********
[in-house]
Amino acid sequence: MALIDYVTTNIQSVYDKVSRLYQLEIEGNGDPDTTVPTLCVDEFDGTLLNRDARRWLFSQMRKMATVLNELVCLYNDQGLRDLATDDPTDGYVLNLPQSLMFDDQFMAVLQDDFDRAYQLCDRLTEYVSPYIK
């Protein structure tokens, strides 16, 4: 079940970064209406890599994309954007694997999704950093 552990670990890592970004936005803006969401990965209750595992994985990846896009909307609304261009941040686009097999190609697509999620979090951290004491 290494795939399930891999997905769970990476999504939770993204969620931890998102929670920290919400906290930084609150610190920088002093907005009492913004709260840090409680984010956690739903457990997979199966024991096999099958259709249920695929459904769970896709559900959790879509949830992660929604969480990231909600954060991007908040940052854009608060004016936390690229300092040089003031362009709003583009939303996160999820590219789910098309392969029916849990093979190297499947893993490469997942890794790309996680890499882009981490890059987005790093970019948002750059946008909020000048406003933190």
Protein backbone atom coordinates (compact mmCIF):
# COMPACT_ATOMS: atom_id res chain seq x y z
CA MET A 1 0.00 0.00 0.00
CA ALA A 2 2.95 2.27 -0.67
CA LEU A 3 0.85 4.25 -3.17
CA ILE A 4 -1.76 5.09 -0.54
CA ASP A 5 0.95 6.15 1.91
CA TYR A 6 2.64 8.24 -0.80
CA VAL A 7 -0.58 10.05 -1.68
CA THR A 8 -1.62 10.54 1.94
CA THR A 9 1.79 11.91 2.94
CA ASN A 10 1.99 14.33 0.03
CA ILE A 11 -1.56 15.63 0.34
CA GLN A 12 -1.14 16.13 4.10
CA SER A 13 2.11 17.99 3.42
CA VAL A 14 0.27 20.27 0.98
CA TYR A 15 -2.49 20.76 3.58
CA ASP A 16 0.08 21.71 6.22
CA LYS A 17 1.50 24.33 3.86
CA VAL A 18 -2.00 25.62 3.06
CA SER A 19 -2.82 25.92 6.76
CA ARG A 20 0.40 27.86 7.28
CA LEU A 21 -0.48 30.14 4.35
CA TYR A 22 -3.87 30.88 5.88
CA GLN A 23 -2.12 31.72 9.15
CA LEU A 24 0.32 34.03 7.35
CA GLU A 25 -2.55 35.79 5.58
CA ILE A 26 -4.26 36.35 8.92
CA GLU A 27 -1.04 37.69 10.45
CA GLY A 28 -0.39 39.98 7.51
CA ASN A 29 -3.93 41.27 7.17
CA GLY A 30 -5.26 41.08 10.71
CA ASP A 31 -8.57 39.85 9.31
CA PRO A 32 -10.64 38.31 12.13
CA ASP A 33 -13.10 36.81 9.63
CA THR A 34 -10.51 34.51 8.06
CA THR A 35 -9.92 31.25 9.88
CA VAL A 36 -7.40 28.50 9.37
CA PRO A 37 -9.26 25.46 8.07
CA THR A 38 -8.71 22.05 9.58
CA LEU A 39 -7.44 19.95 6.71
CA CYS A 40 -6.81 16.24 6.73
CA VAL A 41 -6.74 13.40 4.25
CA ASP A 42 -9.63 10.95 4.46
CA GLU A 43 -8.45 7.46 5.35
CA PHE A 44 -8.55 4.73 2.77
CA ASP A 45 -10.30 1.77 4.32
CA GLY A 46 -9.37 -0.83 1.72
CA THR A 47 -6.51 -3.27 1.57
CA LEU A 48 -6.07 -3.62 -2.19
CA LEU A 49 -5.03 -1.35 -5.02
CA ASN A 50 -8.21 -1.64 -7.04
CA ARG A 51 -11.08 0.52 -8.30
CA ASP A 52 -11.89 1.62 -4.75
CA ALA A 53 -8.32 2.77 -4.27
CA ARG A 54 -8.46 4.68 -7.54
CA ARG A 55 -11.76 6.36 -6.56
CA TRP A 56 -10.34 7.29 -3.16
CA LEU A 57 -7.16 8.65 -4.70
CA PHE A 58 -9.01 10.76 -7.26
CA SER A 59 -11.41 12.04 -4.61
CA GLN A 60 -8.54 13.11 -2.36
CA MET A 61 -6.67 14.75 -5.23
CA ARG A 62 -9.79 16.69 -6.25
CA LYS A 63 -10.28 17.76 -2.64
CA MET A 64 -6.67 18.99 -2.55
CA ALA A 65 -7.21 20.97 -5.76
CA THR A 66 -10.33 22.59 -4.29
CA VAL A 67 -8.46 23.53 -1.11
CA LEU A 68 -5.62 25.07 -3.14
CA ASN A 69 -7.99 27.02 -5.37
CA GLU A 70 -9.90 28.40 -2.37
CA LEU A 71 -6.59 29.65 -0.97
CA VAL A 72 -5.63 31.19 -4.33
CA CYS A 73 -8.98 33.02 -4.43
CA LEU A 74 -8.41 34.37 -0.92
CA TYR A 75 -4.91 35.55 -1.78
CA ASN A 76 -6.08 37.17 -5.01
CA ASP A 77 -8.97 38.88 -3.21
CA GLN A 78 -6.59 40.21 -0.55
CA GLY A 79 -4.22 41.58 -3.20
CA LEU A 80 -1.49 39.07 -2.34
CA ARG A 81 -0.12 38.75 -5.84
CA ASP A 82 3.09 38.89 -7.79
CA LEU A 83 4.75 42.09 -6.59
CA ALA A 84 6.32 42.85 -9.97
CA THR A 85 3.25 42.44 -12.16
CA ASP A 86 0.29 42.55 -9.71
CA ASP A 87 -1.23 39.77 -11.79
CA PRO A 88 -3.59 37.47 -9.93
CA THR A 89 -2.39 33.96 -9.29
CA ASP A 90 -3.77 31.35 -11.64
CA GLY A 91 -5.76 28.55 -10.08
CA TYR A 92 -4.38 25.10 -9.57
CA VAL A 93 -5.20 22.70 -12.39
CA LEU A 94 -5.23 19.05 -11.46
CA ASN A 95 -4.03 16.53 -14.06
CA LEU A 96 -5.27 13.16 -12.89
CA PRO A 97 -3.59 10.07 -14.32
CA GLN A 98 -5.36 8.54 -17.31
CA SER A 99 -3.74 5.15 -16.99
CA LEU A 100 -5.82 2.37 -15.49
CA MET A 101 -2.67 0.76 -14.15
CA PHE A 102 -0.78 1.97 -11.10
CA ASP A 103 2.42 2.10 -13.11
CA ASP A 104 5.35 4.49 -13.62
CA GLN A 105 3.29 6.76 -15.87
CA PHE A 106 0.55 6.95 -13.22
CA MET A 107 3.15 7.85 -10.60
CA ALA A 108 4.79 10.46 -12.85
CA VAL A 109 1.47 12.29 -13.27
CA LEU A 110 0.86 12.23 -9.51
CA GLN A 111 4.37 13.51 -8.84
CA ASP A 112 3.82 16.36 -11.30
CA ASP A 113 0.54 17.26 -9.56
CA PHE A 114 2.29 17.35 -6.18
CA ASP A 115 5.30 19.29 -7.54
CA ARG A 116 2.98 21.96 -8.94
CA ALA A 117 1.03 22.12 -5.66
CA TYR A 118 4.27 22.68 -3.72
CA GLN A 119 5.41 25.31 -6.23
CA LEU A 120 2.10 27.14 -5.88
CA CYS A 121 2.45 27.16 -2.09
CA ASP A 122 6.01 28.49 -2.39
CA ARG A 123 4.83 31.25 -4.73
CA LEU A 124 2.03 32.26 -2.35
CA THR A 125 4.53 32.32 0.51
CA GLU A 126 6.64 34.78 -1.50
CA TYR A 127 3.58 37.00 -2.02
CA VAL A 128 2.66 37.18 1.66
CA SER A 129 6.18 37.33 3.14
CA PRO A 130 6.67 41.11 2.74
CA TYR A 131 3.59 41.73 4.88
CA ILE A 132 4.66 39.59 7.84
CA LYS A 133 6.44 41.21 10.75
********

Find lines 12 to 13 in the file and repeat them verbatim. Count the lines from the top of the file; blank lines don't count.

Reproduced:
CA VAL A 7 -0.58 10.05 -1.68
CA THR A 8 -1.62 10.54 1.94